Devotional retrieval must accompany theological retrieval. To that end, New Whitchurch Press’ republication of The Lamentation of a Sinner is prescient.
I am concerned with something bigger than any one late modern prayer book: how the Dixian shift to thinking of the prayer book in terms of “shape” has affected the virtues of the prayer book tradition.
So far, I have worked to argue that the English Reformed tradition had already become considerably less magisterial by the mid-seventeenth century. Next, I want to suggest that Cromwell’s move towards supporting a kind of multiple establishment had echoes in the early republic, first in the abortive attempts to create shared establishments that would support churches of various denominations, as was attempted by Jefferson’s enemies in Virginia, then by the creation of an informal evangelical establishment in which Presbyterians and Congregationalists played the central role.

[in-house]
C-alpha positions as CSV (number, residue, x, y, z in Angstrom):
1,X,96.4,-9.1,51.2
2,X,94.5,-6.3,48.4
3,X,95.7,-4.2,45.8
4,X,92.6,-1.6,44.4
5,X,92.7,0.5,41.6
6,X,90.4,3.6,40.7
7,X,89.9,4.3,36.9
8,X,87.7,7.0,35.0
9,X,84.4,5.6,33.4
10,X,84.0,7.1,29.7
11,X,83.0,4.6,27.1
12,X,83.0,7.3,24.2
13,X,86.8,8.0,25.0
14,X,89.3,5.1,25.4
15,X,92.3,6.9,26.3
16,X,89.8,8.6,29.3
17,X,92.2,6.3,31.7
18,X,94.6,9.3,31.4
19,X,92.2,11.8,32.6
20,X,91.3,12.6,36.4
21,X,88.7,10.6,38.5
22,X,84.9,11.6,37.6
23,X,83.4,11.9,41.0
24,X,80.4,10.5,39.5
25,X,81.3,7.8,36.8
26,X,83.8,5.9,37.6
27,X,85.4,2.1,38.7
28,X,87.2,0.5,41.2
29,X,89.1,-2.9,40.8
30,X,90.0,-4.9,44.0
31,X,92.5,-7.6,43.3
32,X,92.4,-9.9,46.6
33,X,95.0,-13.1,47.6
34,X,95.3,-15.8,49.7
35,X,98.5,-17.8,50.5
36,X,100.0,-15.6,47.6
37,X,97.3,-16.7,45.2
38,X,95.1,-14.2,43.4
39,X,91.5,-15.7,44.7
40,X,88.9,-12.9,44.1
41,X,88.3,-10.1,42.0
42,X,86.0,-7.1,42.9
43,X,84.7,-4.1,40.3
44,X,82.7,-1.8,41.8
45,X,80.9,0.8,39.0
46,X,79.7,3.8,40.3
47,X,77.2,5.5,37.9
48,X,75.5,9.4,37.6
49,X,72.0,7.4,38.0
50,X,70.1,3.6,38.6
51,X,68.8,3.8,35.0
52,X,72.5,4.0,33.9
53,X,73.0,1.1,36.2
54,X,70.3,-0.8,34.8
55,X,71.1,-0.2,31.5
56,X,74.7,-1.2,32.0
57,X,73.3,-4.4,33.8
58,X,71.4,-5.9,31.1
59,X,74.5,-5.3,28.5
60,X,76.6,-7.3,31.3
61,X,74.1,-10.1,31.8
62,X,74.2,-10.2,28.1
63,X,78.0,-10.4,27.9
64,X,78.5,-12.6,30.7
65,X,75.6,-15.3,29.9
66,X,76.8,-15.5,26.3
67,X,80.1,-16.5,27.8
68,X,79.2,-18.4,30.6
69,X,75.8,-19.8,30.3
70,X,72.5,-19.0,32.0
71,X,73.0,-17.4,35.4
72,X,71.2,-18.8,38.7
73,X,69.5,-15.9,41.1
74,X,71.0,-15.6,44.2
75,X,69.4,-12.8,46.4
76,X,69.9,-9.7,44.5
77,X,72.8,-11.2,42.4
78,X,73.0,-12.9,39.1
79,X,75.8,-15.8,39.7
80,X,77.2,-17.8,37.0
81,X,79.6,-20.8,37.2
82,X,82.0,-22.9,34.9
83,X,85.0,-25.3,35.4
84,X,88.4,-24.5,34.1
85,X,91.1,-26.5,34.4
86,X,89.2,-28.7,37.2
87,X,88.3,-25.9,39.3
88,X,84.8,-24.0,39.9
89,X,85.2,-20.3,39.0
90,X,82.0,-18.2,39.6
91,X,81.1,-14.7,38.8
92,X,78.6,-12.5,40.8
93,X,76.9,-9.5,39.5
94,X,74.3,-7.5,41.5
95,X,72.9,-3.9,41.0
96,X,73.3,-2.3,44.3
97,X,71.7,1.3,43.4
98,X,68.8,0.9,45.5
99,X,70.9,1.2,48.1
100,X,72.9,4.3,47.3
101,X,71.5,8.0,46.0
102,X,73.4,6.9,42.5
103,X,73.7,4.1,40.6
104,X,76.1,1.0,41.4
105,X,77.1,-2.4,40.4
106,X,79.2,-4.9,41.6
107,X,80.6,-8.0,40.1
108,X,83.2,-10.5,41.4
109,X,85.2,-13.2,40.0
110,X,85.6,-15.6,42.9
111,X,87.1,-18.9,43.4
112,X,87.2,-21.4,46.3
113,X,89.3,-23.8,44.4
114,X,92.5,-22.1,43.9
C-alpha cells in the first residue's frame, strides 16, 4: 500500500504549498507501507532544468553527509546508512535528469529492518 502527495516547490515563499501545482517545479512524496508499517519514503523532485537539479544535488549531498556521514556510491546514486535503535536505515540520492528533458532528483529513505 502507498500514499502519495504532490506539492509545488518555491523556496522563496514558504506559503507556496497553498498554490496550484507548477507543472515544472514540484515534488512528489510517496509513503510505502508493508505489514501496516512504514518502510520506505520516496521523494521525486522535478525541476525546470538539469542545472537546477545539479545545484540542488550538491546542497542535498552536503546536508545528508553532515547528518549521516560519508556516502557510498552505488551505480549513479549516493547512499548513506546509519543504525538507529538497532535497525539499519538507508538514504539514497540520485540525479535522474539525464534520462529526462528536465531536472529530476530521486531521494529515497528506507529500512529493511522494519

For the Christian, the threat of death, in whatever form it comes, does not have the final word. Jesus said it this way: “Unless a grain of wheat falls into the earth and dies, it remains alone; but if it dies, it bears much fruit” (John 12:24).